Hey team,

When pilots approach a runway to land, there’s a clear decision point. At around 200ft altitude, you need to be able to see the runway to continue the approach. If not, then you must immediately ascend and try the landing again.

This decision point is so important that some planes will announce it by voice. The on-board computer will make a loud “DECIDE” call as it counts down the distance to the runway. (You can watch an example on YouTube).

At this stage, the pilot in charge has only a few seconds to make a decision, which will…


This is a first of a series of regular emails I started sending out to my design team at Inviqa to help spark curiosity. I’ll keep posting them as they go out in my Medium publication Hello Team.

Hello team,

A few weeks ago I was watching a video from a recent rocket launch, taking astronauts to the International Space Station.

They showed the inside of the astronauts’ capsule, and I spotted something surprising. There was something that looked like a kitchen timer strapped on their dashboard.

I asked a friend who’s a space geek, and to my surprise he…


A few weeks ago on the train, an advert caught my eye:

“Get a smart meter and you could save enough energy for 115 hot baths”

Sounds impressive, right? In fact the website of Smart Energy GB, the industry body tasked with coordinating the roll out of smart electricity & gas meters in the UK, has in the past made exciting claims like:

On average a household with a smart meter saves two percent on their energy bills a year, or 354kWh. That may not sound like much, but it’s enough energy to have 115 hot baths or to listen to your favorite song on a tablet every day for 35 years.

While it’s…


Based on a talk I gave at the Boring Conference VIII, 5 May 2018 at Conway Hall, London.

It all started with an accident.

One day, coming back from work, I got into the lift in my block of flats, and got off at the wrong floor. How did this happen?

Our building has two identical lifts. Identical, except for two different control panels with completely different button placement:


What do people do with Alexa in their living room? How do they speak to Siri in their car? Voice interactions are harder for researchers to observe than many other interfaces. They often happen in private spaces, at unpredictable times and might only last a few seconds.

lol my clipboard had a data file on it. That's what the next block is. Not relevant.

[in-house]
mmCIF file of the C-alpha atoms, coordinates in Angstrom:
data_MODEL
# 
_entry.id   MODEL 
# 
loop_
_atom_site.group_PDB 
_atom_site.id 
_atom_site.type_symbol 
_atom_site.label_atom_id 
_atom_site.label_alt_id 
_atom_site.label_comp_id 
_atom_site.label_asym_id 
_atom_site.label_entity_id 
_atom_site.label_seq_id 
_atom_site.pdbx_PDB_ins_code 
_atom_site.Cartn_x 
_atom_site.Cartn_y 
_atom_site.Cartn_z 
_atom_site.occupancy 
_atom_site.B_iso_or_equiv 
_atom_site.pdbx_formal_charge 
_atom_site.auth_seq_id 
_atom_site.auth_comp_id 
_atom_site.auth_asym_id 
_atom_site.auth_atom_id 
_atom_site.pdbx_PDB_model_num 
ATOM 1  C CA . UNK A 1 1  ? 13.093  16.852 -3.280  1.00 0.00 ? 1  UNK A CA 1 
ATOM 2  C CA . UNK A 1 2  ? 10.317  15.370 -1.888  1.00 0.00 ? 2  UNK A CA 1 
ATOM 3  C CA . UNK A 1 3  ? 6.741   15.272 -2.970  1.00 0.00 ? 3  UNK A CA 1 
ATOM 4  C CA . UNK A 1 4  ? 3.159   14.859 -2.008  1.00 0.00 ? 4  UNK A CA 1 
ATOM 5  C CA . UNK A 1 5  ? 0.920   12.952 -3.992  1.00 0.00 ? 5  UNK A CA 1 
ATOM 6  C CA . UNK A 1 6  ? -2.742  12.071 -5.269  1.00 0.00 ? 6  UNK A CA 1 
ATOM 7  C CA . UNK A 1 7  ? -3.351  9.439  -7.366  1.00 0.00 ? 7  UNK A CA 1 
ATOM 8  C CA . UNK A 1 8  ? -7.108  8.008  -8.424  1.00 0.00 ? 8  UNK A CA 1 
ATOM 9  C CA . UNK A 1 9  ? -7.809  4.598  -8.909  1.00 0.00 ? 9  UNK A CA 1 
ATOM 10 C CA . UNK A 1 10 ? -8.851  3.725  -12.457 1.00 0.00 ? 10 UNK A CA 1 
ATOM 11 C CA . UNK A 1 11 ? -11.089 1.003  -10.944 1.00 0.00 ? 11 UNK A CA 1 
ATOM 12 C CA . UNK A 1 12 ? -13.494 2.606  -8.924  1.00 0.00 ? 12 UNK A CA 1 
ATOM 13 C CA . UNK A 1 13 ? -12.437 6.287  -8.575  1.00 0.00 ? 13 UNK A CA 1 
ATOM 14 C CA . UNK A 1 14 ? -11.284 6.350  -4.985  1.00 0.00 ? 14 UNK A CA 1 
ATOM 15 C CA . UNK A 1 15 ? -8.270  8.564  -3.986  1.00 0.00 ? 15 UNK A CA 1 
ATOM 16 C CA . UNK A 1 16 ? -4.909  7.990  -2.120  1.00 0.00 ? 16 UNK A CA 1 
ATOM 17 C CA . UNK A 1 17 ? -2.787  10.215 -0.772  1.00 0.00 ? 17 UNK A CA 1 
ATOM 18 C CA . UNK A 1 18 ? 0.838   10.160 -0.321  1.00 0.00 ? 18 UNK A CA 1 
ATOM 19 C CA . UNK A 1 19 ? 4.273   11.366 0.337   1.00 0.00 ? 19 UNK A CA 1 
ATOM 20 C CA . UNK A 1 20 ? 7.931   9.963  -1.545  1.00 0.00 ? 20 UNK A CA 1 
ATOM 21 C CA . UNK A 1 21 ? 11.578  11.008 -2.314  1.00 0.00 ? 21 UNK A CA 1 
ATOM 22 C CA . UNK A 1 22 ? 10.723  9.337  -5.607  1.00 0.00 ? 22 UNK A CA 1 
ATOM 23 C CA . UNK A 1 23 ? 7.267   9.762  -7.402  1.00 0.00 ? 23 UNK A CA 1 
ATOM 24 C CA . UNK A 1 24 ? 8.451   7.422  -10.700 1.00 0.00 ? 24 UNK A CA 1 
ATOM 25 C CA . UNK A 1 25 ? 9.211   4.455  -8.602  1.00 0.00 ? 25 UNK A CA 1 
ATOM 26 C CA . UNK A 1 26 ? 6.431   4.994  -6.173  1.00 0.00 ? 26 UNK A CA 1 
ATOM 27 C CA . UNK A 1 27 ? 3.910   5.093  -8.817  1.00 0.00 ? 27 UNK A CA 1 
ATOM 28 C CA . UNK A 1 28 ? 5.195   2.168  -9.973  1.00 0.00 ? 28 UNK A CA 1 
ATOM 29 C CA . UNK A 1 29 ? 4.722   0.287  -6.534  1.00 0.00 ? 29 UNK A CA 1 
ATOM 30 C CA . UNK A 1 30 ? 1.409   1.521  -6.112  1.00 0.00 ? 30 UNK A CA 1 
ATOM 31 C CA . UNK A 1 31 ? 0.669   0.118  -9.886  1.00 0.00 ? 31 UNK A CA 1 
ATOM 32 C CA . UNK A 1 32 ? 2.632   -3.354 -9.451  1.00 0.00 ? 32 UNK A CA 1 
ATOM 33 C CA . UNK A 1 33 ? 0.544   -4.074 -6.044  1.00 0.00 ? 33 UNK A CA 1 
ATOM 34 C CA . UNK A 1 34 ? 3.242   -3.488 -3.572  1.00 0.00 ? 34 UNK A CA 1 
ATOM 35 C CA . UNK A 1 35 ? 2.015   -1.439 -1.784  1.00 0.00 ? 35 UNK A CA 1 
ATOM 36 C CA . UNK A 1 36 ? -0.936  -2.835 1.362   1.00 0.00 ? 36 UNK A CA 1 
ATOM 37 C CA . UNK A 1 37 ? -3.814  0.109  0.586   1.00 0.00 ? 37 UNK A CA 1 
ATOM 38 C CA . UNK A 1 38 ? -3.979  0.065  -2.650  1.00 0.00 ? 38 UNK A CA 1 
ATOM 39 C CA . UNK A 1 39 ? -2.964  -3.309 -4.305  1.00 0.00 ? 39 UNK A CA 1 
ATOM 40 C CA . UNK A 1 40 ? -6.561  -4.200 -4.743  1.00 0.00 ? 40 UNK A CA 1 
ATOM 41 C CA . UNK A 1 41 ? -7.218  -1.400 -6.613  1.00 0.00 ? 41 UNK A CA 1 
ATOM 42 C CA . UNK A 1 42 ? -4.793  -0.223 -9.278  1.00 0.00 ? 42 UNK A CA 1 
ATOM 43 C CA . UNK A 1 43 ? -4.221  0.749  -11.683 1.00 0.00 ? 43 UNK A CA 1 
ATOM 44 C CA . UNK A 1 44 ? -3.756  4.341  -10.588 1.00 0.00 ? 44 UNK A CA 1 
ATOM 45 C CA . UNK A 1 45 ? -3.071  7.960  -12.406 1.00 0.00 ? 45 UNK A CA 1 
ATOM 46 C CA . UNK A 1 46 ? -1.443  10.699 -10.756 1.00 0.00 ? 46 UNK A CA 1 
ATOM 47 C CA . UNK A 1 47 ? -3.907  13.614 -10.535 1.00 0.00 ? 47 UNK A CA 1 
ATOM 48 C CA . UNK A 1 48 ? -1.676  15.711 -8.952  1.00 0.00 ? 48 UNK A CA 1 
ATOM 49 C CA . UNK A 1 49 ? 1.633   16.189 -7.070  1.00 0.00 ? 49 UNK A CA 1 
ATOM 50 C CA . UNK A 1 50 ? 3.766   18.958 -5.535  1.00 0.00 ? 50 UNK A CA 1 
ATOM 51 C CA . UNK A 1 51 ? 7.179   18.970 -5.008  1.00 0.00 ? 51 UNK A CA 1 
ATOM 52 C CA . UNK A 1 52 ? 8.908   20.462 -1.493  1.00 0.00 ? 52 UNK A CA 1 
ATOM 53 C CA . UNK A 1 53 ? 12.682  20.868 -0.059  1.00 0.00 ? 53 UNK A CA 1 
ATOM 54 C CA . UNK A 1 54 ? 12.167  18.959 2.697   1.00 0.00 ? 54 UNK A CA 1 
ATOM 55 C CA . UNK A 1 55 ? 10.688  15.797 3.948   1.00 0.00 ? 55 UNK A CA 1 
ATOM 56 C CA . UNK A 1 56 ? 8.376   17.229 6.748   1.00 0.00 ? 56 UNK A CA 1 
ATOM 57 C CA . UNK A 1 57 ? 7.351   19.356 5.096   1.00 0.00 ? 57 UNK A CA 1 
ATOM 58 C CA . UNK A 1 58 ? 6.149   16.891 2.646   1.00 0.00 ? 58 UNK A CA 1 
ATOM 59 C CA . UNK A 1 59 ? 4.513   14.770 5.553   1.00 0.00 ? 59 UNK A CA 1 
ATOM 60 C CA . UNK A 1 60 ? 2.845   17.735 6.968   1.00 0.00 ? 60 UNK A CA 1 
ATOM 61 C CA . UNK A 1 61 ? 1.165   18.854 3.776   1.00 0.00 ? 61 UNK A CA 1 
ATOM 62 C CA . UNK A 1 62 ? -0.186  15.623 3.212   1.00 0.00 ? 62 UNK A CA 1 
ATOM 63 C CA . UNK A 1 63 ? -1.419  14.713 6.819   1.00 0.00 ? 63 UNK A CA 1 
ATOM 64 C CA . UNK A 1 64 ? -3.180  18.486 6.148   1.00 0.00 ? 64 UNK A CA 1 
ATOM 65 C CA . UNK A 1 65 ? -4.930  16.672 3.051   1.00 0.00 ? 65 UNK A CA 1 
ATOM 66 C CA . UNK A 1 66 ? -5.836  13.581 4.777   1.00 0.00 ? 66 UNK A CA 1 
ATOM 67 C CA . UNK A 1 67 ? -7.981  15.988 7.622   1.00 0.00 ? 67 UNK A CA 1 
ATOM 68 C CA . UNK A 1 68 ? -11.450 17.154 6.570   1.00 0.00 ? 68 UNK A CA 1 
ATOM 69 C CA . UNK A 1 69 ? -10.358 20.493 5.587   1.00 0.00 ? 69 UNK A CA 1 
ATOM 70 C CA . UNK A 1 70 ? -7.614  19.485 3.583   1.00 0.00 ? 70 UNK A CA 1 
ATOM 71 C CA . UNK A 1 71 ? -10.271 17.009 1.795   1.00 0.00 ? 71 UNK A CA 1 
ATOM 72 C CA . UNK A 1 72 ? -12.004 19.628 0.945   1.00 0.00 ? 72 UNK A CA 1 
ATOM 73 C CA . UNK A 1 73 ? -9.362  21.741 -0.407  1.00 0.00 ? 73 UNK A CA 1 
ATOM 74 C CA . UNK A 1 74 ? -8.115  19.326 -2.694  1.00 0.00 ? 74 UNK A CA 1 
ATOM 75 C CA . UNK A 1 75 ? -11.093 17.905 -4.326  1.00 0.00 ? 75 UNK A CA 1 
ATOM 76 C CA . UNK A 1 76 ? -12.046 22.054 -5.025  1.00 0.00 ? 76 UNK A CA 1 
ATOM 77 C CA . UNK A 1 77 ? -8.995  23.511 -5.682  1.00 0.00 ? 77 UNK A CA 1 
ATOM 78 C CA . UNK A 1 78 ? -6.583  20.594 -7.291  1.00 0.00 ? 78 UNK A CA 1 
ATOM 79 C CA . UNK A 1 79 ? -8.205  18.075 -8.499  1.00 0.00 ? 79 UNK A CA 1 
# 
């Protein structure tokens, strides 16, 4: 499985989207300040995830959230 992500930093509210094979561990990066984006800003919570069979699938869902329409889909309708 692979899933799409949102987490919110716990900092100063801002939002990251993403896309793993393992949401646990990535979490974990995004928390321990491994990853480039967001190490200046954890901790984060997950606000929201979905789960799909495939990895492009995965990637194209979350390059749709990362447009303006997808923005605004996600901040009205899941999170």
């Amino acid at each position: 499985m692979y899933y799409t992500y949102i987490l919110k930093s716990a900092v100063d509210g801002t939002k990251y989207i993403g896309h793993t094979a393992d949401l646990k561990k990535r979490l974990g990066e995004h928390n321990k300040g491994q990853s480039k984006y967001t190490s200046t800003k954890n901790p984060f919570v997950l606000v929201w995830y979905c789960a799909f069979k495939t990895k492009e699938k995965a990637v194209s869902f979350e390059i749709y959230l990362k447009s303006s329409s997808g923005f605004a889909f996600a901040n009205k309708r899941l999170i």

At a recent Research Thing meetup, we got to meet some of the researchers trying to make a dent in this space. Read on to find out what they said, and sign up for our Webcredible voice event if your organisation is thinking of making a foray into voice.

Alexa, how do I make dinner?

Tom Walker from the…


I want to take you for a trip to the dark side. More specifically, the evil world of “dark patterns” — things you can put in your design to trick and manipulate users.

For example, trying to instil a fake sense of urgency — like this offer that seems to be “expiring soon” but keeps popping up in your inbox every week.

Expiring … forever!

Or this cancellation page from Beer52 (my favourite monthly beer delivery service) which does everything it can to stop you from closing your account, including getting you to skip your next delivery, changing your delivery frequency, or forcing…


Over the last year, we’ve been living the future of home automation in our household. It all started last Christmas, when I bought one of these remote-controlled sockets so I can easily switch on and off the christmas tree lights.

Remote Controlled Mains Sockets from Maplin (cost: £4–6 per socket)

I quickly found out that a few people had already reversed-engineered the wireless signals used by this socket/remote control combination and had already created libraries to send signals through an Arduino or Raspberry Pi.

I had a Raspberry Pi lying around (cost ~£20), so all I had to do was to plug in a cheap 433MHz transmitter module (cost less…


One good headline feature, lots of missed opportunities & basic design mistakes …

Before we start, a full disclosure

  • When the London Cycle Hire scheme launched in 2010, I launched one of the first 3rd party iPhone apps around cycle hire, which I’ve been developing and maintaining ever since. Even though I make a small amount of money by selling this app on the App Store, it certainly hasn’t made me rich, nor is it likely to do so — it’s just a side project.
  • My day job involves designing websites & apps. I don’t generally like to critique other people’s work without knowing the context…


Hint: it’s not just about fitness tracking

Apple have spoken a lot about the Apple Watch fitness tracking capabilities. However, most of us who ride a bike every day aren’t fitness fanatics and couldn’t give a toss about our average cycling pace and calories burnt.

Fortunately, there are a few other good reasons why the cyclist in me is excited about the Apple Watch.

1. Keeping an eye on things without taking your phone out

The man who popularised wristwatches, Alberto Santos-Dumont, was an aviation pioneer. …


Have you ever given up answering an online survey because it frustrated you with irrelevant questions.

Here’s how to make sure your survey respondents don’t give up too.

While leading UX projects, I sometimes have to plan online surveys (or persuade people not to run an online survey when I think that it won’t produce any helpful results).

So when I come across a website or email that prompts me to take a survey, I’ll often click on the link and attempt to go through the survey to see if I can learn from a good example or if I’m going to start banging my head against a wall. Most often, it’s the latter and a few days ago it was one of those days.

A charitable organisation…

Alexander Baxevanis

Experience Design Director & Creative Generalist at @Inviqa. Cyclist, Photographer, Husband of @aniamendrek & Flâneur. Creator of @LDNfilmphoto, @cyclehireapp

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